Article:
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Serial to Parallel Printer Interface

Old school open hardware meets modern-day open hardware. Adding serial to the original ink-jet printer.

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As part of a larger retro-computer project (including the retro-LED terminal https://hackaday.io/project/17983-dl1416smarterm-led-computerterminal), I wanted to add an old-school printer. My friend, Christian, gave me a HP 2225C inkjet printer to this end. This printer has the distinction of being in the family of the first ink-jet printers ever. It was one of a family that had different host interfaces (parallel port, serial port, HP-IB and HP-IL). At $495, it was considered inexpensive. The unit that Christian gave me was a HP2225C with a Centronics parallel port interface. My retro-LED terminal had a serial printer output so I designed a quick-and-dirty serial-to-parallel port interface to allow me to use this printer. This design and code should be useful for any old Centronics port printers. The neat thing about this project was the usefulness of the Service Manual.

The Centronics parallel port interface is fairly simple to control in its most basic form - which is useful if you want to drive an old parallel-port printer. This project shows you how to use an Arduino Leonardo (I used an Arduino Pro-Micro clone) to provide a printer with two serial interfaces (CDC-class serial over USB and RS232 over the Arduino's TTL serial port). The Arduino connects directly to the Centronics Parallel port signals as well as taking +5 volts from the printer. In addition to the ability to send character data to the printer, this project adds a few extra features:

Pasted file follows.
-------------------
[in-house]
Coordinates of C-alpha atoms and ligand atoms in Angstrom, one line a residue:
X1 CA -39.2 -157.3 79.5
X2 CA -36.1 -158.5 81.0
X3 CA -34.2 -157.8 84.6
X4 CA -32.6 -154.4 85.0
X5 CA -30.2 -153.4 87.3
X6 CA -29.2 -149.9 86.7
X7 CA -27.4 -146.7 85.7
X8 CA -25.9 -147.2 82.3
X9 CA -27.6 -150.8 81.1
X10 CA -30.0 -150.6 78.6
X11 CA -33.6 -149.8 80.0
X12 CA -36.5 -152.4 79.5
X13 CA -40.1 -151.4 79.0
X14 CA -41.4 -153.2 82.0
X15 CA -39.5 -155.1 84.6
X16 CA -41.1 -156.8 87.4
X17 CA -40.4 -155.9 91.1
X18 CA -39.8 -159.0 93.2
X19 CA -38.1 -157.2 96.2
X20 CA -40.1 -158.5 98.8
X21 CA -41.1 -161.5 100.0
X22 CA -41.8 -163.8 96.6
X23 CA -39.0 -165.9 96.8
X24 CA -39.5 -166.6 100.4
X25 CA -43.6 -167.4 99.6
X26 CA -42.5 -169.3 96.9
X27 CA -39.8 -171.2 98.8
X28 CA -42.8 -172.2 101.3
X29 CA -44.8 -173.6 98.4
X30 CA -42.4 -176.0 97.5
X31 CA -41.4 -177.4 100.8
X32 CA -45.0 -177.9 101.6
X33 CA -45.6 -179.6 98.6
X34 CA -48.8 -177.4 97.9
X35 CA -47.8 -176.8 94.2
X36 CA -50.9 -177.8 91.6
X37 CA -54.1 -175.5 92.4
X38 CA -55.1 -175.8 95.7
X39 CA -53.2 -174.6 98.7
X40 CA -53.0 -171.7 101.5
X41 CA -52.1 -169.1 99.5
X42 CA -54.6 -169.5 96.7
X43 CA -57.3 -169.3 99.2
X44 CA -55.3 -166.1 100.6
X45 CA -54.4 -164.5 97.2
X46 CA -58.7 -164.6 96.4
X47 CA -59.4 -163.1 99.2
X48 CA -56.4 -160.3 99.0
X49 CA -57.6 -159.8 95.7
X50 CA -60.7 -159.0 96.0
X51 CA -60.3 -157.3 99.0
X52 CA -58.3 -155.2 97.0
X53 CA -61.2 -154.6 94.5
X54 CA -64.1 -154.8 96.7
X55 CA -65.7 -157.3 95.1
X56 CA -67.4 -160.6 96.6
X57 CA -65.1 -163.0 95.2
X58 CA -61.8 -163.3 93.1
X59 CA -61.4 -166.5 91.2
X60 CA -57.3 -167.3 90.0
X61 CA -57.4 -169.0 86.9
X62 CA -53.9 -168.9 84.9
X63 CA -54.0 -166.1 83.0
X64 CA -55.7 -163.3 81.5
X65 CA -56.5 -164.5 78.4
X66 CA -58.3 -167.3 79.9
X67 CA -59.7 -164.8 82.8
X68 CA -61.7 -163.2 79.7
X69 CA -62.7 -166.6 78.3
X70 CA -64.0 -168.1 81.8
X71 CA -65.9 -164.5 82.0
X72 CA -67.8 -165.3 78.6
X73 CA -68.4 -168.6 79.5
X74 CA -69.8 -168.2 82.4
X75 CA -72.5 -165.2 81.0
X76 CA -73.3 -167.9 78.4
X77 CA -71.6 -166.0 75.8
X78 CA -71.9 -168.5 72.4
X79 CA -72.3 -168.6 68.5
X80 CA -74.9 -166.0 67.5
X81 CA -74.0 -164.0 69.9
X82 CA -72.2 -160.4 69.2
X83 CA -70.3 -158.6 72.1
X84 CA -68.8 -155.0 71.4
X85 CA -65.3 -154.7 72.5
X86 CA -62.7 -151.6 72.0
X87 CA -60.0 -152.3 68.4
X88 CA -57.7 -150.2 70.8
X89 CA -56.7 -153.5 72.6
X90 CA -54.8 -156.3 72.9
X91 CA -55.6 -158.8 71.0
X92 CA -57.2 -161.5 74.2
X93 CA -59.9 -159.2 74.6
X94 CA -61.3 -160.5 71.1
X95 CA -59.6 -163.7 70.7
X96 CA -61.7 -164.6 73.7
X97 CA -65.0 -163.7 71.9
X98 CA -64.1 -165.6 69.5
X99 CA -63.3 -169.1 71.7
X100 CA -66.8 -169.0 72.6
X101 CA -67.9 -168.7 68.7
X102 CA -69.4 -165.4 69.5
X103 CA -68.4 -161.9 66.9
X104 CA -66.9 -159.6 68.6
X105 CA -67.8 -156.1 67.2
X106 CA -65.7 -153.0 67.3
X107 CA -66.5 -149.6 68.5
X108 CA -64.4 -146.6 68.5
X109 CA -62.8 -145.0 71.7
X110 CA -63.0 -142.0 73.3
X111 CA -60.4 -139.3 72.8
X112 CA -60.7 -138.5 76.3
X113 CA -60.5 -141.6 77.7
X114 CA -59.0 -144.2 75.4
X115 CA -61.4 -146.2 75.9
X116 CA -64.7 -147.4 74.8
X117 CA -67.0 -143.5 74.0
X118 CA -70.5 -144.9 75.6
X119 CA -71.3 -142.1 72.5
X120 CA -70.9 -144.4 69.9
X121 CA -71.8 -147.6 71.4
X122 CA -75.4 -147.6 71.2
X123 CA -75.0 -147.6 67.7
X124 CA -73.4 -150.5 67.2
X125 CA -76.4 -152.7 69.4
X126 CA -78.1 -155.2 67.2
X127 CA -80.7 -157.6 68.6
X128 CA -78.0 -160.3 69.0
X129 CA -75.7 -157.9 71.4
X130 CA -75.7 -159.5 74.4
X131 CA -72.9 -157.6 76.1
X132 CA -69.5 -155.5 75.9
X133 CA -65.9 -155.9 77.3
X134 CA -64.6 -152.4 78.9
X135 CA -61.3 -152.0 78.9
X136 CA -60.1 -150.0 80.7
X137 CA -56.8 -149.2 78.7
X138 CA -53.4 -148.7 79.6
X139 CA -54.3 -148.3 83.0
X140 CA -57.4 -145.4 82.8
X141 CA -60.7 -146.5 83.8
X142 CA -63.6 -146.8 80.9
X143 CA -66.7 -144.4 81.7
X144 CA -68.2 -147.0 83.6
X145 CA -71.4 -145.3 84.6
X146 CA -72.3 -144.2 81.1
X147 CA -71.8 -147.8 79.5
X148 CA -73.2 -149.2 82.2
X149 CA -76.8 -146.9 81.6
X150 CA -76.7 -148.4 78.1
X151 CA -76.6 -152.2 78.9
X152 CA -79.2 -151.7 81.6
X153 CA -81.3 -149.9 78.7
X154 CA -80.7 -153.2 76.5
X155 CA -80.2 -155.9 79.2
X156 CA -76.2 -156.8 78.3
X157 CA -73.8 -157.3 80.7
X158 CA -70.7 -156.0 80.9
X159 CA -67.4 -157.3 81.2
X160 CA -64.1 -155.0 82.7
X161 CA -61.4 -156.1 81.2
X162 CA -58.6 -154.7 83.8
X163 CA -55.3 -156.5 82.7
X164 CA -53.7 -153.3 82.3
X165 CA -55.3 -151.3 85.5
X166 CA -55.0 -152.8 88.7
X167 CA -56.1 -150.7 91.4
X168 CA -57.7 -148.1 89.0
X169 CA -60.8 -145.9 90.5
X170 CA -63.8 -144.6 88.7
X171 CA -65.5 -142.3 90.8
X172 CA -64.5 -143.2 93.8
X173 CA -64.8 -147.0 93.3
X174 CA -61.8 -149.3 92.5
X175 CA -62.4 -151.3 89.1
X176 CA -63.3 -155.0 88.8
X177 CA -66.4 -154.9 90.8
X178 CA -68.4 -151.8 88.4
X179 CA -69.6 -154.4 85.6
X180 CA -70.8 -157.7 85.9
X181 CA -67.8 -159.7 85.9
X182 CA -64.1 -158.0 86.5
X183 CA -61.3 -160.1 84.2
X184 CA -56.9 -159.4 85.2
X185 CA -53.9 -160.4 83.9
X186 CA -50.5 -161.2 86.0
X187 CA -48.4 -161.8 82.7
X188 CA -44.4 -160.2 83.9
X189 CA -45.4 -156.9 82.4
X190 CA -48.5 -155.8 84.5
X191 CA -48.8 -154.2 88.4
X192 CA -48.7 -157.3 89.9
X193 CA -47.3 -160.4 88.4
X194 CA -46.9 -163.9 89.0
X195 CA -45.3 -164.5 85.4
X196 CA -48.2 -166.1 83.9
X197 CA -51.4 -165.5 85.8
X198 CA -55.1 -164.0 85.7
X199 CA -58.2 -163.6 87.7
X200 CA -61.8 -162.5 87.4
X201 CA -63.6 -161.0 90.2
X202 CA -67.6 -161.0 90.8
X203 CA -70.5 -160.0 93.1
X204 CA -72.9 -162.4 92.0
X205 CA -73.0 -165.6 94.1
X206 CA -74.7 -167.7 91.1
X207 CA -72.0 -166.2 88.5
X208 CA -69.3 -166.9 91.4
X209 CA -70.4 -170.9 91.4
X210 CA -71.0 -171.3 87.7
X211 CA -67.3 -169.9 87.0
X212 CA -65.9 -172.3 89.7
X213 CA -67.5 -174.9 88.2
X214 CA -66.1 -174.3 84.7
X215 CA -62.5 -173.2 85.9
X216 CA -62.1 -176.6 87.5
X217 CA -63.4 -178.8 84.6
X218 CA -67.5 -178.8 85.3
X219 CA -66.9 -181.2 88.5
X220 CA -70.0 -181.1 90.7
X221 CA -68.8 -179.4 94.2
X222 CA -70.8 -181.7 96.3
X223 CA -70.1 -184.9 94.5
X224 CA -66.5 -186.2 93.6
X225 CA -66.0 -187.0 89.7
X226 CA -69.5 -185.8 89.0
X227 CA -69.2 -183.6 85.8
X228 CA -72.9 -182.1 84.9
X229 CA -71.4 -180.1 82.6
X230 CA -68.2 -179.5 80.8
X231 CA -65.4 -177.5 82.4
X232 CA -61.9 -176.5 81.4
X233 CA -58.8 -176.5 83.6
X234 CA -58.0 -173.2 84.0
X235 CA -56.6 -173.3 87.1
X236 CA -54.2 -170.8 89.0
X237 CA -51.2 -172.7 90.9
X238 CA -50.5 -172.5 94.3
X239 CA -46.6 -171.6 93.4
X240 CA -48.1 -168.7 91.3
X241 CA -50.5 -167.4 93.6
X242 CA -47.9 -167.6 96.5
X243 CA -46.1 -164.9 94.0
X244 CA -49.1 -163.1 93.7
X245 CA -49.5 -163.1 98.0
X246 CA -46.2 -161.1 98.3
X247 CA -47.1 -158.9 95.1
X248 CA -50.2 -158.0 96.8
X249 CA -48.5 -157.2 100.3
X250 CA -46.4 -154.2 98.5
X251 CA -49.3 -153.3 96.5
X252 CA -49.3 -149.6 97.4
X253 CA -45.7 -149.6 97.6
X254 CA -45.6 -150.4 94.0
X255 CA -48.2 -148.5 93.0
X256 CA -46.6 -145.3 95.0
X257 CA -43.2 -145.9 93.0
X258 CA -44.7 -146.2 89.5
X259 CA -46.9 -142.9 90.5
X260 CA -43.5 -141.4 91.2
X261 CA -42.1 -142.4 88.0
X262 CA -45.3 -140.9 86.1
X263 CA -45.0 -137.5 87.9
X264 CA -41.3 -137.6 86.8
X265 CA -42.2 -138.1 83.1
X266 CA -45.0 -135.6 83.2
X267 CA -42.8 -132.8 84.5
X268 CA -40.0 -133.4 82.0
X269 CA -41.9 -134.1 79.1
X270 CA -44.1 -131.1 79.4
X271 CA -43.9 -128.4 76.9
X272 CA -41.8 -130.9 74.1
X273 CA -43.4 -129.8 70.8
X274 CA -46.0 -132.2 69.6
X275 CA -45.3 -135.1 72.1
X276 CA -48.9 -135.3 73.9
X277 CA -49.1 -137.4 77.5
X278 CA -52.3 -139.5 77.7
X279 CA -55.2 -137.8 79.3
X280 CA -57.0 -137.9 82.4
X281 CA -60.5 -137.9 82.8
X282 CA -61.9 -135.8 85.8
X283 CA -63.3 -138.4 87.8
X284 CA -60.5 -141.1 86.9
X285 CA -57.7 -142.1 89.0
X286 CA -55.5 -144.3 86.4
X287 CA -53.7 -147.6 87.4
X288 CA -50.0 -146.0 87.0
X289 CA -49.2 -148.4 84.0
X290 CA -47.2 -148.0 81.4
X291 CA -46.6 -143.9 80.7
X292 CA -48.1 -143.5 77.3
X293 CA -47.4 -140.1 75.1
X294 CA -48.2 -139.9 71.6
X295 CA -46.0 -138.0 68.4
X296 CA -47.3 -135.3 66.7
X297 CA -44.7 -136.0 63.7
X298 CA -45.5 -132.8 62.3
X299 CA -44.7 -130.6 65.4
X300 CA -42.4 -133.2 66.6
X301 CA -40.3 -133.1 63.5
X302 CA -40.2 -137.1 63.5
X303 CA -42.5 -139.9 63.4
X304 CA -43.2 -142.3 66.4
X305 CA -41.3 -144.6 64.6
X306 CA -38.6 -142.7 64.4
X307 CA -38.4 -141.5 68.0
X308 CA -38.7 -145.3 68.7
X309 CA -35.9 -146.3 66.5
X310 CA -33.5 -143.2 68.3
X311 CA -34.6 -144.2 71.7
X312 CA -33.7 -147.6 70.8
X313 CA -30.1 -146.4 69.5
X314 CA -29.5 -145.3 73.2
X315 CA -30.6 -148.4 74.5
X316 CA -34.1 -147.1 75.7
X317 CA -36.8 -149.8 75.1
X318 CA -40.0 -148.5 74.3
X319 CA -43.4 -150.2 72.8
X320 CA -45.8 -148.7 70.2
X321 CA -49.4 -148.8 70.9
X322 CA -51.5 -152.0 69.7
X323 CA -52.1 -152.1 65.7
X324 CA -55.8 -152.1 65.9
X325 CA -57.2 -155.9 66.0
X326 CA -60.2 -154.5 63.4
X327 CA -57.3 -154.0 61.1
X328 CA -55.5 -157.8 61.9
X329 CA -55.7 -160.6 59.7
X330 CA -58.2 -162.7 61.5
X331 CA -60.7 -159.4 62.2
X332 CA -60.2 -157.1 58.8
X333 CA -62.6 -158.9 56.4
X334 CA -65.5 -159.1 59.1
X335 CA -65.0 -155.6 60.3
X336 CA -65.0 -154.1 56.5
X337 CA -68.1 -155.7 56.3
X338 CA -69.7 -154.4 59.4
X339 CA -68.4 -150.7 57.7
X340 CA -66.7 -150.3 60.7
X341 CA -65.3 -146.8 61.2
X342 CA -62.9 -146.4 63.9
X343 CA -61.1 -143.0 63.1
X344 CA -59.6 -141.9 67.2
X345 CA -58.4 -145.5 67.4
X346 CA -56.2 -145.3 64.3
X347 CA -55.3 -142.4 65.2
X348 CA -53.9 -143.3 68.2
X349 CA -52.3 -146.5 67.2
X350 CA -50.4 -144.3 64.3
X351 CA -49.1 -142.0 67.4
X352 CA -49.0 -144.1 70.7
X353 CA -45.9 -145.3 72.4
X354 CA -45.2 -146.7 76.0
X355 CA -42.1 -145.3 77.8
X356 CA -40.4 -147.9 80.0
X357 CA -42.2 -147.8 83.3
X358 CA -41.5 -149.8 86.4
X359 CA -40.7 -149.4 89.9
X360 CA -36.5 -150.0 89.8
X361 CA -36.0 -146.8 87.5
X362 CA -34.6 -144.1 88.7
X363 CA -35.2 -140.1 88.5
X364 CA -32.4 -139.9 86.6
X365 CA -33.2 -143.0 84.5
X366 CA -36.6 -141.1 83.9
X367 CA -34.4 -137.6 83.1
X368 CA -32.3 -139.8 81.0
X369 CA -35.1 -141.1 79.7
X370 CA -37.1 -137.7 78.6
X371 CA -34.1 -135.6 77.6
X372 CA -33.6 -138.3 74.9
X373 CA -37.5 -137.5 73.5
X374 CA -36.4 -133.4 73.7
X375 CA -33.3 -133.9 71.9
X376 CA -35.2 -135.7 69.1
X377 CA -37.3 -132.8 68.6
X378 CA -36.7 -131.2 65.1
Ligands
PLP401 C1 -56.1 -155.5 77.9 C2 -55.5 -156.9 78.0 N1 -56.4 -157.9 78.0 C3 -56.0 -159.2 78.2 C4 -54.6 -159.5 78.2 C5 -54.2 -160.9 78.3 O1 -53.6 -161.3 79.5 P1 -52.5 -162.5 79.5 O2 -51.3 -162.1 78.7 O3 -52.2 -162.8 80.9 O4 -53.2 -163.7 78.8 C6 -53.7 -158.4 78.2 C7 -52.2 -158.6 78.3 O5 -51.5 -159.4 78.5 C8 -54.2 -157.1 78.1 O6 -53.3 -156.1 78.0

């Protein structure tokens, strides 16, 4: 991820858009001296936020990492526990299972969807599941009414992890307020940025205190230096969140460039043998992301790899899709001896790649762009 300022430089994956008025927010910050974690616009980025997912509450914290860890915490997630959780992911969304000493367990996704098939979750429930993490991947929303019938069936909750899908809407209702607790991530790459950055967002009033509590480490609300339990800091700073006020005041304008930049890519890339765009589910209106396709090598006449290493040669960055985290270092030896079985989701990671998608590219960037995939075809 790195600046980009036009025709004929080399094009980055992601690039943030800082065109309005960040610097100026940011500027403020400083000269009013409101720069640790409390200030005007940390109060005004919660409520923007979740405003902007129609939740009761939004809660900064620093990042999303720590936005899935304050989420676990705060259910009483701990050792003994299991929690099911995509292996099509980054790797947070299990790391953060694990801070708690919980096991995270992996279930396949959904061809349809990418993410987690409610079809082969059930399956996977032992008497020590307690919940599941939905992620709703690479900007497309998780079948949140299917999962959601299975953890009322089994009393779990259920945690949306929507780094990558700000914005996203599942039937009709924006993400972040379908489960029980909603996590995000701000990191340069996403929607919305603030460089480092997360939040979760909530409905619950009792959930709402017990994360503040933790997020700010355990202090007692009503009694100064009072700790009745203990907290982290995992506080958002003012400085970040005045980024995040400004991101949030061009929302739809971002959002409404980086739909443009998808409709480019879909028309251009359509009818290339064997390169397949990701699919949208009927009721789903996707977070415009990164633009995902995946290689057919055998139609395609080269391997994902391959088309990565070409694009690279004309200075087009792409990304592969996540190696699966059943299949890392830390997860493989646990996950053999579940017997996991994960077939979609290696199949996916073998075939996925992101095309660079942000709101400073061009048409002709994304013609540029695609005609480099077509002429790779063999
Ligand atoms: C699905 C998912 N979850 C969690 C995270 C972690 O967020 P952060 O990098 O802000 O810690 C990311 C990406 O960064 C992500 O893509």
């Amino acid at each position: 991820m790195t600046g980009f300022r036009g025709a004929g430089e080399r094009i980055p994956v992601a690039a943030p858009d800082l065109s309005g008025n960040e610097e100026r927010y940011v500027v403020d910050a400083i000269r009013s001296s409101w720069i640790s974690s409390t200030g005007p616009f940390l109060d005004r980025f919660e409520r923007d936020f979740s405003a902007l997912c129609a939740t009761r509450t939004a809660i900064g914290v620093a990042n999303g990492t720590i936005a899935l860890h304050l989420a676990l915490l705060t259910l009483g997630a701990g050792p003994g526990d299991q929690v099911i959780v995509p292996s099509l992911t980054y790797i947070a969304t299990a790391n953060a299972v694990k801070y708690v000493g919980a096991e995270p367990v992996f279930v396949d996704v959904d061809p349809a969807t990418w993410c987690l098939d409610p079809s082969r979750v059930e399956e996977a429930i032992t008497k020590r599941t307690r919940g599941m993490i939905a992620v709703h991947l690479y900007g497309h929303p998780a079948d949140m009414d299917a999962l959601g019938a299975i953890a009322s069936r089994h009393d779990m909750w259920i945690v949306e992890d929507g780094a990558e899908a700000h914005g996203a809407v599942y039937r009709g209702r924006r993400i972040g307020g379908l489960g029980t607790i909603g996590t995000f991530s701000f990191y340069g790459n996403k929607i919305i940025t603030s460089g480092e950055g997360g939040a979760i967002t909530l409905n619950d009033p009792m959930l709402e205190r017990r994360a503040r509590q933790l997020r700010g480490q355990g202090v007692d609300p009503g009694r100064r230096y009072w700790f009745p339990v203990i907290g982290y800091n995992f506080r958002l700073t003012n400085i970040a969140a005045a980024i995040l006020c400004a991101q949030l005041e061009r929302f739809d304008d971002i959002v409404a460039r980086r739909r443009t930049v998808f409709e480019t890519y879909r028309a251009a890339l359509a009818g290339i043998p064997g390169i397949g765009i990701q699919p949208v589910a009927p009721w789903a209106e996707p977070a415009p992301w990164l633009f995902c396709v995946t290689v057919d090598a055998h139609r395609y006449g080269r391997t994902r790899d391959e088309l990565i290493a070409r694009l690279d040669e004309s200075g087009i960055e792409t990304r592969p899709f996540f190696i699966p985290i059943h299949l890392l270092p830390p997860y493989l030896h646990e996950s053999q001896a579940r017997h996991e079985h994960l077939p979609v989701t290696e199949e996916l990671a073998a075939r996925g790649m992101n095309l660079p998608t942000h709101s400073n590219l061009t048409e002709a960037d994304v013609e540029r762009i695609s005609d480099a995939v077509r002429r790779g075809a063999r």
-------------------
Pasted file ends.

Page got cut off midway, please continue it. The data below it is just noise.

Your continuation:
1. XON/XOFF flow control on two serial interfaces (USB Serial or TTL serial converted to RS232)
  2. Command to request power and printer paper status
  3. Command to reset printer and flush buffers
  4. Notification of printer power (on/off)
  5. Notification of printer paper status (paper available/paper out)
  6. Tri-states Arduino signals when printer is not powered but Arduino is powered via USB.

The schematic is very simple. Since the Centronics parallel port is TTL-compatible, we connect the Arduino directly to the 8-bit data bus, the active-low Strobe signal, the active-high BUSY signal, the active-high PAPER EMTPY signal and the active-low RESET/INIT signal. We use a schottky diode to isolate the Arduino (and RS232 interface circuitry) from the printer circuitry. The Arduino can be powered by either an external computer (to load code, for example) or the printer (when using the RS232 interface) without a USB-connected computer back-powering the printer. A resistor-divider provides a sense for the Arduino to know when the printer is powered. Coupled with sensing the paper status signal on the Centronics interface, the Arduino can communicate back to a host system the printer status (powered and paper status).

I put the Arduino and RS232 driver circuitry on a proto-board that fit inside the printer (with some slight modifications to the back panel to allow access to the RS232 DB-9 and USB connectors). I used a TTL-RS232 converter board I found at my hackerspace originally designed for some other development board. A cheap ebay board or one hand-built using any one of a number of converter chips can be substituted. I used a ribbon cable to connect to printer port pins + an internal 5V power line in the printer so my board could be powered by the printer through a schottky diode (allowing power from either USB or the printer). One could also build this circuit in an enclosure and use driver chips to interface with a Centronics interface driven over a cable.